Silverwater Correctional Complex

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Silverwater Correctional Complex
Silverwater Correctional Complex.jpg
Entrance to the Silverwater Correctional Complex
Location Silverwater, New South Wales
Coordinates 33°49′51.5″S 151°3′27.6″E / 33.830972°S 151.057667°E / -33.830972; 151.057667Coordinates: 33°49′51.5″S 151°3′27.6″E / 33.830972°S 151.057667°E / -33.830972; 151.057667
Status Operational
Security class Maximum, minimum (male and female)
Capacity xxx (SCC)
200 (SWCC)
900 (MRRC)
xxx (DdLCC)
Opened 1970 (SWCC)
1997 (MRRC)
Managed by Corrective Services NSW

The Silverwater Correctional Complex, an Australian maximum and minimum security prison complex for males and females, is located in Silverwater, 21 kilometres (13 mi) west of the Sydney central business district in New South Wales, Australia. The complex is operated by Corrective Services NSW, an agency of the Department of Attorney General and Justice, of the Government of New South Wales.

The complex comprises four separate facilities including Silverwater Correctional Centre (a minimum security prison for males); Silverwater Women's Correctional Centre (a maximum security institution for women and the major reception centre for female offenders in NSW); the Metropolitan Remand & Reception Centre (a maximum security correctional facility for males); and the Dawn de Loas Correctional Centre (a minimum security correctional centre for males).[1]

The complex accepts prisoners charged and convicted under New South Wales and/or Commonwealth legislation and serves as a reception prison for inmates on remand or pending classification.

Silverwater Correctional Centre[edit]

Silverwater Correctional Centre, an Australian minimum security facility for males is located within the complex.[2]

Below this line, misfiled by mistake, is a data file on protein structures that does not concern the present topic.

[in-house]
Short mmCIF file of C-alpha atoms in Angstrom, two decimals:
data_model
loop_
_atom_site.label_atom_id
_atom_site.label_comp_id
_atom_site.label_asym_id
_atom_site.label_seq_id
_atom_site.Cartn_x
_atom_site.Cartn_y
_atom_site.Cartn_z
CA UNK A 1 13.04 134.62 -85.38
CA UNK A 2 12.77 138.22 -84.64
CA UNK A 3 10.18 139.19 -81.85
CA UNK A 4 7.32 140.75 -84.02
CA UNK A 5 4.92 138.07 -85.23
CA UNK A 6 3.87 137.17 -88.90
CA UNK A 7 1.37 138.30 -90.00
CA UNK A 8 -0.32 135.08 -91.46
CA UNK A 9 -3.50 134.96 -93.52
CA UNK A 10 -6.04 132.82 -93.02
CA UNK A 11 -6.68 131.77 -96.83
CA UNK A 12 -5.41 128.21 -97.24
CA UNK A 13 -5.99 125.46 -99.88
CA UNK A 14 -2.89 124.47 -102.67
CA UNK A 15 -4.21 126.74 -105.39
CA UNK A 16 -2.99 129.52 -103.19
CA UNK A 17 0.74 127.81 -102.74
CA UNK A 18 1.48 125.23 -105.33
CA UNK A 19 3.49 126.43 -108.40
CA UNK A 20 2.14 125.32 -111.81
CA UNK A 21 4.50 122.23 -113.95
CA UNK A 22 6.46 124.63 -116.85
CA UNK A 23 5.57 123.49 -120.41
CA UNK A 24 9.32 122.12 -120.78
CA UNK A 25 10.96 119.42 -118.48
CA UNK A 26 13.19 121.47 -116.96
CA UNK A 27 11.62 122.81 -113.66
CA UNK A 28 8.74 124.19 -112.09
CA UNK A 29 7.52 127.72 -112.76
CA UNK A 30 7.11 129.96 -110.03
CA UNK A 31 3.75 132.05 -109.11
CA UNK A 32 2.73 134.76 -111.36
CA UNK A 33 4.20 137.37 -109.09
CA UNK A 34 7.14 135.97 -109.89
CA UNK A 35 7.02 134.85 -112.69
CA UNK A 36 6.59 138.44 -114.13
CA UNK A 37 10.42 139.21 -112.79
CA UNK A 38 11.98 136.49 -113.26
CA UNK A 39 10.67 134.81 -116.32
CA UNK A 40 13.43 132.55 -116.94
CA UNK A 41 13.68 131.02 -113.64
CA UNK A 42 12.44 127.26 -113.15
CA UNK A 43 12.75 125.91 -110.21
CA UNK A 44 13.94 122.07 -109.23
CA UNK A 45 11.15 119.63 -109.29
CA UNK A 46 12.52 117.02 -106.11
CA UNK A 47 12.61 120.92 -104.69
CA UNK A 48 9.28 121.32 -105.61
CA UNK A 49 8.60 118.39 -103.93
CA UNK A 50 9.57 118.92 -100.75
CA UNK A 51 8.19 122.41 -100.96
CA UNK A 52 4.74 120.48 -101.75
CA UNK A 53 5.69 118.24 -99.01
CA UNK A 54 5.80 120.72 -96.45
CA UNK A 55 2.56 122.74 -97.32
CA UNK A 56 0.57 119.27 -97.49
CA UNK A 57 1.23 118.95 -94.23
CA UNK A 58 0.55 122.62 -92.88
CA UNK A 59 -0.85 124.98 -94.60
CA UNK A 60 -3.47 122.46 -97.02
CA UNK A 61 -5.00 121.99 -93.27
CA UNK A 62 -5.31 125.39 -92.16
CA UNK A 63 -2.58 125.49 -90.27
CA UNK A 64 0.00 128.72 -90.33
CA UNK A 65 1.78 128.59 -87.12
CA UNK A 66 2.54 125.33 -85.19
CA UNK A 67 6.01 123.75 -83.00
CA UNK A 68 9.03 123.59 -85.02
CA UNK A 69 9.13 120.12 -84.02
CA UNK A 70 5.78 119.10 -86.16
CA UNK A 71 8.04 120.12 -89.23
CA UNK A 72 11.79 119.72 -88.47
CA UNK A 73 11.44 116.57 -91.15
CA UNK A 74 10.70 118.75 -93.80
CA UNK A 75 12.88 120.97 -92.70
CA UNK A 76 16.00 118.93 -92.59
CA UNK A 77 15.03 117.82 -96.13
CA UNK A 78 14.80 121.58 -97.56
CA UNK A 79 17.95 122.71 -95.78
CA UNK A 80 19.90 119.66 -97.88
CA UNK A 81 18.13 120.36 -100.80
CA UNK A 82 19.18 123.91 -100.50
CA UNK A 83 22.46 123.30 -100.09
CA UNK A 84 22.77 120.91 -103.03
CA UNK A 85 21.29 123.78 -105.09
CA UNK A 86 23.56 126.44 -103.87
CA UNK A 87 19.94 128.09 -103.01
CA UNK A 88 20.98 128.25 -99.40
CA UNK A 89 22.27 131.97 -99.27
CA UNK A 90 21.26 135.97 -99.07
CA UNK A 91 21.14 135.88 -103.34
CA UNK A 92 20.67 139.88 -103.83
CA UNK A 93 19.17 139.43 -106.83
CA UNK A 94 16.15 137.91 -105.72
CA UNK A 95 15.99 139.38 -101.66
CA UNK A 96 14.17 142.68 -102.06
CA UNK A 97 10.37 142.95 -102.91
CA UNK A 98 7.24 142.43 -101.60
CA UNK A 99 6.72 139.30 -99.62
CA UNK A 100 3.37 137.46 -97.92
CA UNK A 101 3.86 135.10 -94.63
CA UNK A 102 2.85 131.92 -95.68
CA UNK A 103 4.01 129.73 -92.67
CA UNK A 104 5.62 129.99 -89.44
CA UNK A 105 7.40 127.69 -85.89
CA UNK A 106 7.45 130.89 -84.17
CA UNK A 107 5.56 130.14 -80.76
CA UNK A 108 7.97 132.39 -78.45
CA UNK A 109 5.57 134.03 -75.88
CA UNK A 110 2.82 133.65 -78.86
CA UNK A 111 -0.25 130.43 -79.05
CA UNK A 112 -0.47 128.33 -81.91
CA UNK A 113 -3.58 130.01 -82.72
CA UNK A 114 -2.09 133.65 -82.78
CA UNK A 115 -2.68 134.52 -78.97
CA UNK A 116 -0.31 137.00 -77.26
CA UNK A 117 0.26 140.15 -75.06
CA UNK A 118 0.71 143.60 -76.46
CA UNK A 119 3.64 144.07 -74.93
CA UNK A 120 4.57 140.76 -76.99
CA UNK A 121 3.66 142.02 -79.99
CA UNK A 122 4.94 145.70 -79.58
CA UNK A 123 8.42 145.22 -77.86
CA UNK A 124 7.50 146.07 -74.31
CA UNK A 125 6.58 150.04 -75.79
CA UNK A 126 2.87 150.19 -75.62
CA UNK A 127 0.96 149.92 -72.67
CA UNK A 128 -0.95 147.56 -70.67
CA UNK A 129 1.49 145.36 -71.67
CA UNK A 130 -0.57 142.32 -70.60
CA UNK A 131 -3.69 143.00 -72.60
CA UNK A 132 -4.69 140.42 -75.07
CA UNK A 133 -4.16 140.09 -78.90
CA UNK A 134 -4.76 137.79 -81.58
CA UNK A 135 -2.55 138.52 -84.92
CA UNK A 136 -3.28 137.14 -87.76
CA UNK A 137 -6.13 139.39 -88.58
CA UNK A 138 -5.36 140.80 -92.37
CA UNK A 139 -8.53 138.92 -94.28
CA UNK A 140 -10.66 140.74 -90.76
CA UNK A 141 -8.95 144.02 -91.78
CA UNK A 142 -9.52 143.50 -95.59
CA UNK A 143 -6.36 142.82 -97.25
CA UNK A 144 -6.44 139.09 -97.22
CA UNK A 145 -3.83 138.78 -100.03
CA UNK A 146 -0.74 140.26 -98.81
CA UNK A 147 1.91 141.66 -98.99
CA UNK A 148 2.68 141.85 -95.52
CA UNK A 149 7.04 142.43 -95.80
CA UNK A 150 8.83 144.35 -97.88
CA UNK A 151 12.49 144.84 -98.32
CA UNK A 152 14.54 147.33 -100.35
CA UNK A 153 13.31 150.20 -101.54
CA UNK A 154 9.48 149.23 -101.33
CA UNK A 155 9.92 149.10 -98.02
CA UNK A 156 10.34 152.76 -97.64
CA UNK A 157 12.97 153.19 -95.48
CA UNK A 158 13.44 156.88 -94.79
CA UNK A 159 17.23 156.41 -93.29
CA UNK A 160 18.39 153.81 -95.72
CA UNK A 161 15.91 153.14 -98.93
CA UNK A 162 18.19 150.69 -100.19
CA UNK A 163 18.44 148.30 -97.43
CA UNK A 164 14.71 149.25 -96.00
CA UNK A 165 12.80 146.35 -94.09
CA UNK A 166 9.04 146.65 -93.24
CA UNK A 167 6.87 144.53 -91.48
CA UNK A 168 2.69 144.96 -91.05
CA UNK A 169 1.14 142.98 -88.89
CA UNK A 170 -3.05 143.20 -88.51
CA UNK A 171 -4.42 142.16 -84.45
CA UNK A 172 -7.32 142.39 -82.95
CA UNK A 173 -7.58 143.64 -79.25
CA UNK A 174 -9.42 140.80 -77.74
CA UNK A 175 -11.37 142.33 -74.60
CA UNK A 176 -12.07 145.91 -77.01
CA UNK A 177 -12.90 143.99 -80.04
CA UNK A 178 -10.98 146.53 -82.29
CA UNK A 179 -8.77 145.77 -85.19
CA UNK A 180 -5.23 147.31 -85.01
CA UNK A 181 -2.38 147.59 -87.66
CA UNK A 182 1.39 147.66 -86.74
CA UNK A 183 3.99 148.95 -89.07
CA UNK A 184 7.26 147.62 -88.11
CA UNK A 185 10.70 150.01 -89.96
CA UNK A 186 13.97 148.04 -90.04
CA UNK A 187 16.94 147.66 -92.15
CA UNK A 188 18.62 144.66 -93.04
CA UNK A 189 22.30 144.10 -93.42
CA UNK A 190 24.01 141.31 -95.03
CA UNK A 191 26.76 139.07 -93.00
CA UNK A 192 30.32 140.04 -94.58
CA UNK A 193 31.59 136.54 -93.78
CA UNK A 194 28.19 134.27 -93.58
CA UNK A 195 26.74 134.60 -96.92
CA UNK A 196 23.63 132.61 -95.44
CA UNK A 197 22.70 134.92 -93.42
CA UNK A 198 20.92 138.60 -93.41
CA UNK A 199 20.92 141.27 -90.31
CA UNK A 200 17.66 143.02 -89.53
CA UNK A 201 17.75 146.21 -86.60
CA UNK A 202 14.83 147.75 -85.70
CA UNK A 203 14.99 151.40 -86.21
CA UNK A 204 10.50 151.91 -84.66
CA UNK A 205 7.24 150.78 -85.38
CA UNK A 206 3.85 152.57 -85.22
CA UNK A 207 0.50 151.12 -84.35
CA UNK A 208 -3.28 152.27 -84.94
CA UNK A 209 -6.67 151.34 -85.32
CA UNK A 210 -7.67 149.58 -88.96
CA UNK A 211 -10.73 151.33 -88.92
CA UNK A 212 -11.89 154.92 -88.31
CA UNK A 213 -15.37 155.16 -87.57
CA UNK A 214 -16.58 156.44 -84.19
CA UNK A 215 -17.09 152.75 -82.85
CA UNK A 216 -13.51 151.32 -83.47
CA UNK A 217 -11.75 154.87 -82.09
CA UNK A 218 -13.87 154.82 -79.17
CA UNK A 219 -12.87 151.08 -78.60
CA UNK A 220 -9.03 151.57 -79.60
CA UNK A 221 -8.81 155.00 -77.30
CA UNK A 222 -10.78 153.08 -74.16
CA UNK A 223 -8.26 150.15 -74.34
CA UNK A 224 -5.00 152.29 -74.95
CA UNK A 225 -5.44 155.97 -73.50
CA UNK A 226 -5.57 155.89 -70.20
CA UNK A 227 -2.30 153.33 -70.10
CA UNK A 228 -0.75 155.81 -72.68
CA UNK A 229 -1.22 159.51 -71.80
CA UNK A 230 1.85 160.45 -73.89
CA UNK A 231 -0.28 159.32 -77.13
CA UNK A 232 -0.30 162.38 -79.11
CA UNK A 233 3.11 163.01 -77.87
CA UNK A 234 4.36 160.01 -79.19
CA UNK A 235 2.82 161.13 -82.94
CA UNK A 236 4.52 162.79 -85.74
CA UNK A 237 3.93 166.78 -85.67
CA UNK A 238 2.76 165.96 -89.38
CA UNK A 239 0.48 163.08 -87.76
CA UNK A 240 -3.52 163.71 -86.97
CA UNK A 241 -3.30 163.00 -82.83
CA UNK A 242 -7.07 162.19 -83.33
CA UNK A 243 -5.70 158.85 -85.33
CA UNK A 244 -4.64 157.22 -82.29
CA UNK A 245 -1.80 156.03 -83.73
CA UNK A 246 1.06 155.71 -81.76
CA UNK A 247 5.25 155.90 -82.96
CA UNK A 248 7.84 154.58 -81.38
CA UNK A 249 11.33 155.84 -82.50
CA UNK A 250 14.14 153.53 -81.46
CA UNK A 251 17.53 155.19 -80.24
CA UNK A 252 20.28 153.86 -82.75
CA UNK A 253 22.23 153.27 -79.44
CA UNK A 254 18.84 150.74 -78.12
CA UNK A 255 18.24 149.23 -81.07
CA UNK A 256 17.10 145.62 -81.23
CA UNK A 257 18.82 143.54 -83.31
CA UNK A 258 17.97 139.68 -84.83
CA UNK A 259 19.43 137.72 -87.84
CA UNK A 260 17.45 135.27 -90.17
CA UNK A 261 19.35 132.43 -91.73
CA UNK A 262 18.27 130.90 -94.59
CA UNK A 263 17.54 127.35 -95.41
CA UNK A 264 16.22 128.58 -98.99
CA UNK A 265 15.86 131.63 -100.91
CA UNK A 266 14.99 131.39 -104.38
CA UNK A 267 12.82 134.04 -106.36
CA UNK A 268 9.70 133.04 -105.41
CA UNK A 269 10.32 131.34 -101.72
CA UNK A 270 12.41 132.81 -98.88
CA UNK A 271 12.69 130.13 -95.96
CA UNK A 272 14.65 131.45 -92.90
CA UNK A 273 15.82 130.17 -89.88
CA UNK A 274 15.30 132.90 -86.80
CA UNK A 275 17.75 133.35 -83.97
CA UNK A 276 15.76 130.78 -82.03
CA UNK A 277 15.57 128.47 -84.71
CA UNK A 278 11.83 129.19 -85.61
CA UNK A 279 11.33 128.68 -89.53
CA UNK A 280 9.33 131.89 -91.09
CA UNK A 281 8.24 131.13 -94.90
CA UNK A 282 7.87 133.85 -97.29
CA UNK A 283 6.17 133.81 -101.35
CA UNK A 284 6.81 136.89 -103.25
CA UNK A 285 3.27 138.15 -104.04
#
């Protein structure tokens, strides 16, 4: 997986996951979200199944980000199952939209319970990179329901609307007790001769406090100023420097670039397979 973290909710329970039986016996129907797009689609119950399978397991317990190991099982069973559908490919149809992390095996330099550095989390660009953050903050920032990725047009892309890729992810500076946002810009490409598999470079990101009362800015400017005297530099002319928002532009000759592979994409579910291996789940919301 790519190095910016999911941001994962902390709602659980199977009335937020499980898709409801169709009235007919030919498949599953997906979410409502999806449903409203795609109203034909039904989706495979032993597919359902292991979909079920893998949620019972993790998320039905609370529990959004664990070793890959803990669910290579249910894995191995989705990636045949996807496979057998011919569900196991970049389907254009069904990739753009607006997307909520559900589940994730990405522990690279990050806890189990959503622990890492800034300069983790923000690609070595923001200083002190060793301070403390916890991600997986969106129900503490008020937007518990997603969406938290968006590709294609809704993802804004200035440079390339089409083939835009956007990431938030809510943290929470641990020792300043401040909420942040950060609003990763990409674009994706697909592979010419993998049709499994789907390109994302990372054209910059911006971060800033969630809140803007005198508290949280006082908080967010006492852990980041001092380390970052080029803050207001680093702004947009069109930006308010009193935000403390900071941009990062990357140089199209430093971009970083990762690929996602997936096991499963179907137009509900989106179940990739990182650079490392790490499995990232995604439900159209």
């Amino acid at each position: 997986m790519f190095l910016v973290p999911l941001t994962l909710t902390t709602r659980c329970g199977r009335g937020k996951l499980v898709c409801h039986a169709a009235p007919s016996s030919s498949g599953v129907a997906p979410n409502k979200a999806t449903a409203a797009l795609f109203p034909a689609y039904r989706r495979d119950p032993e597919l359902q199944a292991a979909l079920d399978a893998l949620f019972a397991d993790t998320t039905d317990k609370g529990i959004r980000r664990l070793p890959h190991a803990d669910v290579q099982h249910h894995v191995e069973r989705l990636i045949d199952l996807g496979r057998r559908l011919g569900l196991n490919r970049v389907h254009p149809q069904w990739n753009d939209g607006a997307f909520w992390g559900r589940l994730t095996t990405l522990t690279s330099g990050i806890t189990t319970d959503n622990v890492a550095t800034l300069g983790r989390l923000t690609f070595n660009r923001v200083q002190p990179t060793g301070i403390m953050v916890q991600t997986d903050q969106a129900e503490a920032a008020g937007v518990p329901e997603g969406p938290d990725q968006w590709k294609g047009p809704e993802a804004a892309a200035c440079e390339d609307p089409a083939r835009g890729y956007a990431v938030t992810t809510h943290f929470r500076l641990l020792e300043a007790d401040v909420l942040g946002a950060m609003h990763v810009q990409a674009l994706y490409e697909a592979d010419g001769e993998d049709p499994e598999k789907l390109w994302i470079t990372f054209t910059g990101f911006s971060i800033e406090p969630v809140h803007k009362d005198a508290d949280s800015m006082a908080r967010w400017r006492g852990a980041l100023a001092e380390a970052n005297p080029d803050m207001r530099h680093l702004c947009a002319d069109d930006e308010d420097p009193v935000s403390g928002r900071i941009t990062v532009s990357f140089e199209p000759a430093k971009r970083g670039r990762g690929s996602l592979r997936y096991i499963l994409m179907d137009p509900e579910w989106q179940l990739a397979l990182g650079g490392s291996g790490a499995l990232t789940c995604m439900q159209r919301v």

Notable prisoners[edit]

Silverwater Women's Correctional Centre[edit]

The Silverwater Women's Correctional Centre (formerly known as the Mulawa Correctional Centre), an Australian maximum security facility for females is located within the complex. The Centre is divided into twelve living units, a protection/segregation area, an induction unit, a hospital annexe, and provides accommodation for both sentenced and unsentenced inmates and various special program units.[3] The facility opened in 1970 as the old women's prison at Long Bay was converted into a medium security facility for men.[4]

Fraud is the most common reason for imprisonment.[citation needed] Inmates are eligible to study for national recognised qualifications including vocation and TAFE courses.[5]

In the 2010 New South Wales state budget, the prison was allocated $200,000 for a new video conferencing system.[6]

Notable prisoners[edit]

  • Lindy Chamberlain[7][8] – New Zealand-born Australian convicted and later acquitted of murdering her 9-week old daughter Azaria; Chamberlain gave birth to another child of her husband Michael Chamberlain while in custody; she was held at Silverwater (then Mulawa Women's Prison), then transferred to Berrimah Prison; incarcerated from 29 October 1982 to 7 February 1986.
  • Katherine Knight – convicted of the murder of de facto husband John Price
  • Kathleen Folbigg – convicted of the murders of her 3 infant children
  • Theresa Lawson – convicted of the largest fraud in NSW history.
  • Mélina Roberge and Isabelle Lagacé – two French Canadians incarcerated after a world cruise for trying to import a record amount of cocaine into the country.

Metropolitan Remand and Reception Centre[edit]

The Metropolitan Remand and Reception Centre (MRRC), an Australian maximum security facility for males is located within the complex. The prison opened in 1997, and has a capacity of 900 inmates. It is the largest single correctional centre in Australia.[4] The majority of inmates are unconvicted or unsentenced.[9]